There are certain categories of drugs which are supplied on authority only, and these are often very expensive or very powerful drugs. Supply of increased maximum quantities of an authority drug will not be permitted. I think that that is a very serious sensible provision also. It means that the supply will be limited to what is on the prescription for a six-month period, which is usually the period for a prescription, and that patients will not overdose on authority approval medications because they will have to go back through a doctor to get a new authority prescription in order to have access to authority drugs. These drugs are often very expensive to the government to provide even though they are supplied to the patients at the price of a usual prescription. The provision also means that people will not be able to come back repeatedly and seek to have medications supplied without prescription but will have to go back to their medical practitioner in the interim and obtain a new prescription. It is a very sensible provision also because it means that people will be reassessed by their doctors, which reduces the possibility of patients overdosing on medications through being able to access drugs without having a medical practitioner reassess them.

The AMA, I believe, has some reservations about these proposals, but I understand that the department has advised that the dispensing pharmacist must provide written communication to the most recent prescriber advising that he or she has supplied the medicines to the consumer within 24 hours of having done so. That provides some protection of the patient by the responsible professionals in that the patient's GP, consultant physician or surgeon will know that they have received additional quantities of these medications and, if the doctor concerned thinks that that is not appropriate, they can call the patient and say, 'I think you'd better come in and have a talk about this, and we'll work out what you need,' and can counsel the patient about not obtaining drugs without prescriptions lest they develop side effects and do themselves harm.

The second initiative in the bill allows for the supplying and claiming of pharmaceuticals on the basis of a standard medical chart in residential aged-care facilities. I think that that is a very good idea, and it is widely supported because it is expected to reduce the administrative burden in aged-care facilities and to improve patient safety. It means that patients in aged-care facilities will be able to have an ongoing supply of their medication according to what their standard medical chart says they are eligible for and should be receiving. The Australian Commission on Safety and Quality in Health Care has commenced the development of these standardised charts, and I understand that they will be consulting further on it during the coming year.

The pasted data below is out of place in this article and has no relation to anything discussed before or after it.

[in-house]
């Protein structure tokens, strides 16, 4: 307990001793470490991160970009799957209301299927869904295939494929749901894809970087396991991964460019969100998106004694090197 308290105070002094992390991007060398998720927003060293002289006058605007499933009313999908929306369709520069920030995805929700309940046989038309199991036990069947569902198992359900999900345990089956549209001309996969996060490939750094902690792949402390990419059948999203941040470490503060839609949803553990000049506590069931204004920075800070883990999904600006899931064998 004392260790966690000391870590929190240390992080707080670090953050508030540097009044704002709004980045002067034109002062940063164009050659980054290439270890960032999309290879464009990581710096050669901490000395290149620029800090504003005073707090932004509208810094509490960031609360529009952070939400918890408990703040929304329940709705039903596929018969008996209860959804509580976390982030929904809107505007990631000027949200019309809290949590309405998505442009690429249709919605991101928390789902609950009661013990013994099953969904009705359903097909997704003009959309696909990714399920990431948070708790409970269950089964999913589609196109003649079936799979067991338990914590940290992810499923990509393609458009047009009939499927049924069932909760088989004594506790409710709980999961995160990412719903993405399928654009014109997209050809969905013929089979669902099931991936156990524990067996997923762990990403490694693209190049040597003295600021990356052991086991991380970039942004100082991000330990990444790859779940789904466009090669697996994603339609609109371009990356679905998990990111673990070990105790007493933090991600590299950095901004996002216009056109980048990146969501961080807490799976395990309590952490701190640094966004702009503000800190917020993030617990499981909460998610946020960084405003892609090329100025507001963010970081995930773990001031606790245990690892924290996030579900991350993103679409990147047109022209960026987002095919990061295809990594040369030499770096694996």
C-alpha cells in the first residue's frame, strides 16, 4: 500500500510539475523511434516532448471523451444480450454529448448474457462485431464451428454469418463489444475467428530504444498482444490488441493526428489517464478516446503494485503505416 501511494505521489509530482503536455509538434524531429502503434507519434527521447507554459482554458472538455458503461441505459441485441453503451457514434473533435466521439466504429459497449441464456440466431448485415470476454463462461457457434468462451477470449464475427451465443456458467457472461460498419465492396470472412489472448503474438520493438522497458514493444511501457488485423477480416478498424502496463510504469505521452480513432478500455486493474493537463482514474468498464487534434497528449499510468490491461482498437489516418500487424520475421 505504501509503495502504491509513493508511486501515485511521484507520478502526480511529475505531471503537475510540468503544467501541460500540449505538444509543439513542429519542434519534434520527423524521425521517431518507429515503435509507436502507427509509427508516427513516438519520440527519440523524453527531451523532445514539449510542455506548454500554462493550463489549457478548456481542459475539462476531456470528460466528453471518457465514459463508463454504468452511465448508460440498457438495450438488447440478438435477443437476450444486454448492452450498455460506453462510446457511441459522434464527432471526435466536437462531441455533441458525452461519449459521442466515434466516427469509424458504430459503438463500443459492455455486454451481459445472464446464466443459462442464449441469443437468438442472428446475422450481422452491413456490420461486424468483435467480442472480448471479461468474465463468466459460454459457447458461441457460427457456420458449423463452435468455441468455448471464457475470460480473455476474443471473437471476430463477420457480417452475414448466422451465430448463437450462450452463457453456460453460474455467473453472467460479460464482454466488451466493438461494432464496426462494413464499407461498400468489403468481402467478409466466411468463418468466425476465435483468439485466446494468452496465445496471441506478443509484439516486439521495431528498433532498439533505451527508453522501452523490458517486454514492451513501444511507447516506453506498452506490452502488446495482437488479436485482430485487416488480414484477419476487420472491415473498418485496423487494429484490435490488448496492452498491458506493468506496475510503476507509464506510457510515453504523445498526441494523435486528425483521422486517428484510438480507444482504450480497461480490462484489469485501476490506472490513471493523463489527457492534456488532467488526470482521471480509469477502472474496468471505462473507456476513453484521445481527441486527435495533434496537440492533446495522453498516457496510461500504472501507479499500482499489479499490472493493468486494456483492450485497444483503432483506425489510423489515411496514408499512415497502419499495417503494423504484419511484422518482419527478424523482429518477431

I have been informed that the coalition supports the bill but is proposing some amendments to ensure that the government meets its stated commitments, that the objectives of the bill are realised and that patient care is maintained within ethical boundaries. We have heard that the legislation will be reviewed after two years, when PBS statistics are available. This will provide a lot of insight into how the continued dispensing provisions are working, although this fact is not referred to in the legislation. I think that these provisions mean in general that people who need medications will be able to obtain them when they are in situations where they have run out of their medications, that their treatment will continue and that they will not be disadvantaged by having travelled to distant places and found that they do not have the medication which they need. For example, the legislation could be applicable to the circumstances of people with quite serious conditions such as high blood pressure—the half-life of the medication for which in the person's body is fairly short—where once the medication has been metabolised its effect is no longer there and the person's blood pressure goes up again, a fact which might have undesirable consequences.

Overall, I think that this legislation contains a sensible set of provisions; but I hope that it is carefully monitored, especially during its early years.

Question agreed to.

Bill read a second time.